Energy bills escalate. More and more people struggle to heat their homes, and increasing numbers of the neediest die of cold. So let’s slash the one programme that enables poor people permanently to reduce their heating costs.
Spot the logical flaw? If so, could you point it out to the Chancellor? For that counterproductive cut is precisely what he seems likely to announce in next week’s Autumn Statement.
That would be the craziest move yet in a topsy-turvy couple of months, when the once dull domain of energy policy has commanded the peak of the political agenda. It began of course, with Ed Miliband’s populist pledge to freeze energy prices. He piled on the pressure again yesterday, announcing proposals designed to break the companies’ hold on the energy market.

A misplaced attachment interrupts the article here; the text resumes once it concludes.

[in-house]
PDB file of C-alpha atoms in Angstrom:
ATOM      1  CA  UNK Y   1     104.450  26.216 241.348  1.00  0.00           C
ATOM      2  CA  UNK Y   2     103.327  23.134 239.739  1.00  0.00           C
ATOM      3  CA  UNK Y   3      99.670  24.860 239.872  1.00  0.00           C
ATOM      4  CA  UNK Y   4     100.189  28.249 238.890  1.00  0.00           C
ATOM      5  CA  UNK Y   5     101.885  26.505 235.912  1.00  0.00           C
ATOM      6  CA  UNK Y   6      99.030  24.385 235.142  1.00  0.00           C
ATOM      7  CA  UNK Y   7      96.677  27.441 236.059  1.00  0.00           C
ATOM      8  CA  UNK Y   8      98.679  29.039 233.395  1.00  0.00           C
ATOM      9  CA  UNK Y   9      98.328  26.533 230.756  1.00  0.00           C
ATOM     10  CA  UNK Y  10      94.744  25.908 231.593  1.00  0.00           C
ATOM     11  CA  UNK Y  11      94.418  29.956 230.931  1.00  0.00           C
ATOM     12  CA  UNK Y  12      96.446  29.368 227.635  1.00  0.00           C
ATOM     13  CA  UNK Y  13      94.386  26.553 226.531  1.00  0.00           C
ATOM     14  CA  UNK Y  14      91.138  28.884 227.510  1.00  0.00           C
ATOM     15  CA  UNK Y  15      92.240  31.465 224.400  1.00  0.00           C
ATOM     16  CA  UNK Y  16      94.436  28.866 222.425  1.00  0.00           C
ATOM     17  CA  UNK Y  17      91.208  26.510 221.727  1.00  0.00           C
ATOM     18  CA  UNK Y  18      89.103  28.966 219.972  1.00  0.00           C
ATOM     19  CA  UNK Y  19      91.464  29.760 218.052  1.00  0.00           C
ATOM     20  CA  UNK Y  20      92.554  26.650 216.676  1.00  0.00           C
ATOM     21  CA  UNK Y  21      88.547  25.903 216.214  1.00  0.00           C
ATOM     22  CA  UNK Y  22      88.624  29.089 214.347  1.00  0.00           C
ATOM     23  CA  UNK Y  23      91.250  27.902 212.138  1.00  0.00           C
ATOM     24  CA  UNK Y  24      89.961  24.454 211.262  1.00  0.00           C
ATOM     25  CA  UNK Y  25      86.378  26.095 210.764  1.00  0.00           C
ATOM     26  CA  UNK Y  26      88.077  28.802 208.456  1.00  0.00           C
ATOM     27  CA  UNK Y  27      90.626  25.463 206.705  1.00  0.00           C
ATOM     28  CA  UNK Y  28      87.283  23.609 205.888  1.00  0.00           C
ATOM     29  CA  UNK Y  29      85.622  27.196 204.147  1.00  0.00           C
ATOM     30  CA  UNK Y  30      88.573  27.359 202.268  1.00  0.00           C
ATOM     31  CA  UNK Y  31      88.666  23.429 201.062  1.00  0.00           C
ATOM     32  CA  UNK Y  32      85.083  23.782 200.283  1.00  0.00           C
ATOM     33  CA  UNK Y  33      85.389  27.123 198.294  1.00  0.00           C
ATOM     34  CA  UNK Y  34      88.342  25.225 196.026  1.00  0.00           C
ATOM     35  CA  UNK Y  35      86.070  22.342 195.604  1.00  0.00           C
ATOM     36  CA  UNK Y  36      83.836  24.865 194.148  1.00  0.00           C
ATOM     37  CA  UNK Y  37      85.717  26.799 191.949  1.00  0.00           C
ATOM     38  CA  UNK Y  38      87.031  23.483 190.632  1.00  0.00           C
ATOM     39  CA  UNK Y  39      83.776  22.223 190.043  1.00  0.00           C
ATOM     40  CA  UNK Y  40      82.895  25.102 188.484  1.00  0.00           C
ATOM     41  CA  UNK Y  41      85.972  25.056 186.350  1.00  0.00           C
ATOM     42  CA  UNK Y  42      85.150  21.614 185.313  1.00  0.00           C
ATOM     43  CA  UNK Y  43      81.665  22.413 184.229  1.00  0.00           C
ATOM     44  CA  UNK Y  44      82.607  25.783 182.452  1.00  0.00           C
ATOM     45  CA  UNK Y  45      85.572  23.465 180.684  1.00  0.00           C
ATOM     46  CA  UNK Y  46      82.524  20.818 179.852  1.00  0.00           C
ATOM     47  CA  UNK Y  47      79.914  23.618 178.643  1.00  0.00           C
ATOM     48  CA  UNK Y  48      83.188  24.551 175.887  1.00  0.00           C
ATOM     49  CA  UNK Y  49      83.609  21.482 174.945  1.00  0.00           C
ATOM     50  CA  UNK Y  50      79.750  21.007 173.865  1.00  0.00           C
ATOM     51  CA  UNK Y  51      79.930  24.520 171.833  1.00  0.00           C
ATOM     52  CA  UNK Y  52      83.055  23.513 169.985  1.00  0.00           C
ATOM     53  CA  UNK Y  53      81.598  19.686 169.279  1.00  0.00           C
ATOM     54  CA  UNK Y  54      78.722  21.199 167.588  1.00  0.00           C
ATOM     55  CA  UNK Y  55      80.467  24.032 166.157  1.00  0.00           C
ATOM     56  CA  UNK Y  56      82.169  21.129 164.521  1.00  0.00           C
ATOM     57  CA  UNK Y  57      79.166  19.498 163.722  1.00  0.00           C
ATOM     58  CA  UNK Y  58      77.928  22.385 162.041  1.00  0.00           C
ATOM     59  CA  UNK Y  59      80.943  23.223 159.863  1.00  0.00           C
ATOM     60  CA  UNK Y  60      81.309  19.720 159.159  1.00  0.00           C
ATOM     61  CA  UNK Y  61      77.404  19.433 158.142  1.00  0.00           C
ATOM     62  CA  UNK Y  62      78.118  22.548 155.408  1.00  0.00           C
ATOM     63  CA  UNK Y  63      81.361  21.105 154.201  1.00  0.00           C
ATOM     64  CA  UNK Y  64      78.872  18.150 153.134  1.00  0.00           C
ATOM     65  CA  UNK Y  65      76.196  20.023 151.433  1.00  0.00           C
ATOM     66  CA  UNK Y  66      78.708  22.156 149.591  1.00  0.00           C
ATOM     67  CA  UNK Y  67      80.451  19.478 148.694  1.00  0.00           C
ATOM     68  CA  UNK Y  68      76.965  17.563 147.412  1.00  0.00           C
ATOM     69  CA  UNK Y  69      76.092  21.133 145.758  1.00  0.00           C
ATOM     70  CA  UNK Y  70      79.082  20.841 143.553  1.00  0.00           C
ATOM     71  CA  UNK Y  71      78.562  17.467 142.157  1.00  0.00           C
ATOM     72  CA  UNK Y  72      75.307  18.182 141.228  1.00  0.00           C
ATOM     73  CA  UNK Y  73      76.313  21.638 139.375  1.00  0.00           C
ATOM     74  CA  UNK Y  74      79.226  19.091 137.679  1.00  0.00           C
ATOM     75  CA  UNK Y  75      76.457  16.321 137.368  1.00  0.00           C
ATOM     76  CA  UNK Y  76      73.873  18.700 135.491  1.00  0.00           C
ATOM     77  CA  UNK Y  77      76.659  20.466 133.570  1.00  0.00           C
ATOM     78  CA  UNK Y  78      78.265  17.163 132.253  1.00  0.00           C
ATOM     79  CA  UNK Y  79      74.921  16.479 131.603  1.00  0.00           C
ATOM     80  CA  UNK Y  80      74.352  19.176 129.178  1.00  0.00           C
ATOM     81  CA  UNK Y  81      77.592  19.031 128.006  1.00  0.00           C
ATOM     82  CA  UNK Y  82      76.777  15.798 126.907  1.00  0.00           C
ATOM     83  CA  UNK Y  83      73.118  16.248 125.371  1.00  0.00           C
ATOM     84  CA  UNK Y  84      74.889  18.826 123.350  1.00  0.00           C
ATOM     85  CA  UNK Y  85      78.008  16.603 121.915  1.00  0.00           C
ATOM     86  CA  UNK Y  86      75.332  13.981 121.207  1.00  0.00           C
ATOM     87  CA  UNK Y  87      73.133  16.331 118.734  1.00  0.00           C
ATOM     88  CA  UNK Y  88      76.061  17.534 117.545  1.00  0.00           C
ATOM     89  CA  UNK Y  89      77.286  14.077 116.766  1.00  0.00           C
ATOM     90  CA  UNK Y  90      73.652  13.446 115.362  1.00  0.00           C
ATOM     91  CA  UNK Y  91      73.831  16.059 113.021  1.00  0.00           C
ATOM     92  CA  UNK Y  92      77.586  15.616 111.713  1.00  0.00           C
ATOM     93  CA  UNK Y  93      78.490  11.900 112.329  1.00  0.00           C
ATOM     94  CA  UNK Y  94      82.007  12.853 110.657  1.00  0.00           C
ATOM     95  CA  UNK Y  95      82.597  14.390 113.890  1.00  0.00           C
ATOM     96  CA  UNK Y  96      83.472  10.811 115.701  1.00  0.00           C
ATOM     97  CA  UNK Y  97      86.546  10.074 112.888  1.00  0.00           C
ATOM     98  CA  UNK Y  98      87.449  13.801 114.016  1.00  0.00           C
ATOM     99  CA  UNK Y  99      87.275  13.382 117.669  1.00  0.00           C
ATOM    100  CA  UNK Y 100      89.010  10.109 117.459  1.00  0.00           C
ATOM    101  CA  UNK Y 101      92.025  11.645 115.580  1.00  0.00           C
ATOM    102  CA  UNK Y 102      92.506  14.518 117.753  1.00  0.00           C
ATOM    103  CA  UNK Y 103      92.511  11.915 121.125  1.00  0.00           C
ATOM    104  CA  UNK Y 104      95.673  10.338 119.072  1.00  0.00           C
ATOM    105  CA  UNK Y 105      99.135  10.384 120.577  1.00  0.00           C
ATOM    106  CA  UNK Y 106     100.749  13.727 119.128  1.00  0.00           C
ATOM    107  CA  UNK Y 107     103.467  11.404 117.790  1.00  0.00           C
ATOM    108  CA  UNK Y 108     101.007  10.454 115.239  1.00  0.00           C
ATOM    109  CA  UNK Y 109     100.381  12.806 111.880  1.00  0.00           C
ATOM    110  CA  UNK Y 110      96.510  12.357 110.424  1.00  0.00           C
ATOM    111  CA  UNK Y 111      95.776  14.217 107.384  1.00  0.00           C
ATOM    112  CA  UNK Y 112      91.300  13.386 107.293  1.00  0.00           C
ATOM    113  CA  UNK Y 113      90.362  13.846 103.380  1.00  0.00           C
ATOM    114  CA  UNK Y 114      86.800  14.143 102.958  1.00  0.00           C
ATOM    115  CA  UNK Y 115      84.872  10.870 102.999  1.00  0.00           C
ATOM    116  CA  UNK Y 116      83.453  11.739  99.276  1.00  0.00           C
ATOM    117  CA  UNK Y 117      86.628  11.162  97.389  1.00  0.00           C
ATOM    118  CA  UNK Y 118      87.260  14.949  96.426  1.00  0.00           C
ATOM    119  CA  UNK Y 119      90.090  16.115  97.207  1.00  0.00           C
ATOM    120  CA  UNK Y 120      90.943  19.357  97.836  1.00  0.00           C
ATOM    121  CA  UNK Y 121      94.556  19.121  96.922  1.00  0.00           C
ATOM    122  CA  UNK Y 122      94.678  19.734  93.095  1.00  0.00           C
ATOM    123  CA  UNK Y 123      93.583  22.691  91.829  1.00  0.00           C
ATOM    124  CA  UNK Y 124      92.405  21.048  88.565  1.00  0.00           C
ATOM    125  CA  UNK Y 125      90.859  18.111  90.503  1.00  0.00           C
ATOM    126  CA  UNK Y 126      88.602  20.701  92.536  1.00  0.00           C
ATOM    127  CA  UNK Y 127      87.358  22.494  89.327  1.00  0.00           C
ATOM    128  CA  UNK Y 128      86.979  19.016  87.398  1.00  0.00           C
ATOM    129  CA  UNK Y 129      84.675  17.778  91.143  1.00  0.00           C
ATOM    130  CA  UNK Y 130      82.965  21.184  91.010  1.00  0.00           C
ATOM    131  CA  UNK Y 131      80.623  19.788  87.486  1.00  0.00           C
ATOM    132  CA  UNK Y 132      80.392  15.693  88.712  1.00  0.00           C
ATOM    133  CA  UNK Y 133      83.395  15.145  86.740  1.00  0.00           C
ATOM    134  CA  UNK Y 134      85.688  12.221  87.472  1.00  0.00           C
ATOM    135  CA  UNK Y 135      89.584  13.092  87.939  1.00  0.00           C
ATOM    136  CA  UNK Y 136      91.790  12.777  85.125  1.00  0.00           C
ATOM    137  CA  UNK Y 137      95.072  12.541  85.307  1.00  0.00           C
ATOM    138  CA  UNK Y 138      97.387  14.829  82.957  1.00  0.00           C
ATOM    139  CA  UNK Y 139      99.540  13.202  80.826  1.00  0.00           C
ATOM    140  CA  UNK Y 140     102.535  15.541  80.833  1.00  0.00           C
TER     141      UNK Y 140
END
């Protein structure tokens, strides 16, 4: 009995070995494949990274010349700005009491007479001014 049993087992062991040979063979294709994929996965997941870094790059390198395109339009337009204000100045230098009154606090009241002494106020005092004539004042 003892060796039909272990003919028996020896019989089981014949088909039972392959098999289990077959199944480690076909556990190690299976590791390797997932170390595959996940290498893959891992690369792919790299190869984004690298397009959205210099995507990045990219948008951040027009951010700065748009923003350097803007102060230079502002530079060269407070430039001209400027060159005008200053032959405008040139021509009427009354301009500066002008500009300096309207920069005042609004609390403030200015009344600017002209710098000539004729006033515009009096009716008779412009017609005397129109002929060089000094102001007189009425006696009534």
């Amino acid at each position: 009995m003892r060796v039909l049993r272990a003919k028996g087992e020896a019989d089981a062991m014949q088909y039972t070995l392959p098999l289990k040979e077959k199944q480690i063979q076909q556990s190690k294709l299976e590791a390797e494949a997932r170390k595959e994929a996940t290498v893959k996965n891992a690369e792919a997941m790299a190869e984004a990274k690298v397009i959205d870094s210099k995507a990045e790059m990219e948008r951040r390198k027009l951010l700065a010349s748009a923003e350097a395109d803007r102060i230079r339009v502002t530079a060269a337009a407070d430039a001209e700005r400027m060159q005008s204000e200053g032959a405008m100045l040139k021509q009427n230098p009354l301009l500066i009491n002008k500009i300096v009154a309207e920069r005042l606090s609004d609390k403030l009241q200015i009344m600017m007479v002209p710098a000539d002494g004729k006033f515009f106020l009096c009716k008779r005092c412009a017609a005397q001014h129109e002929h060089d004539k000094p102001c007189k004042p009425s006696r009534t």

The Government has responded, as we report today, with a series of bill-cutting wheezes of its own. But it seems alarmingly clear that it has the wrong targets in mind.
Taking on the big energy firms is certainly something the public will cheer to the rafters – not least given recent accounts of how they have greatly exaggerated rises in the wholesale price of gas, amassed £2 billion through overpayments of direct debits, and – according to a competitor – overcharged customers by a staggering £3.7 billion a year.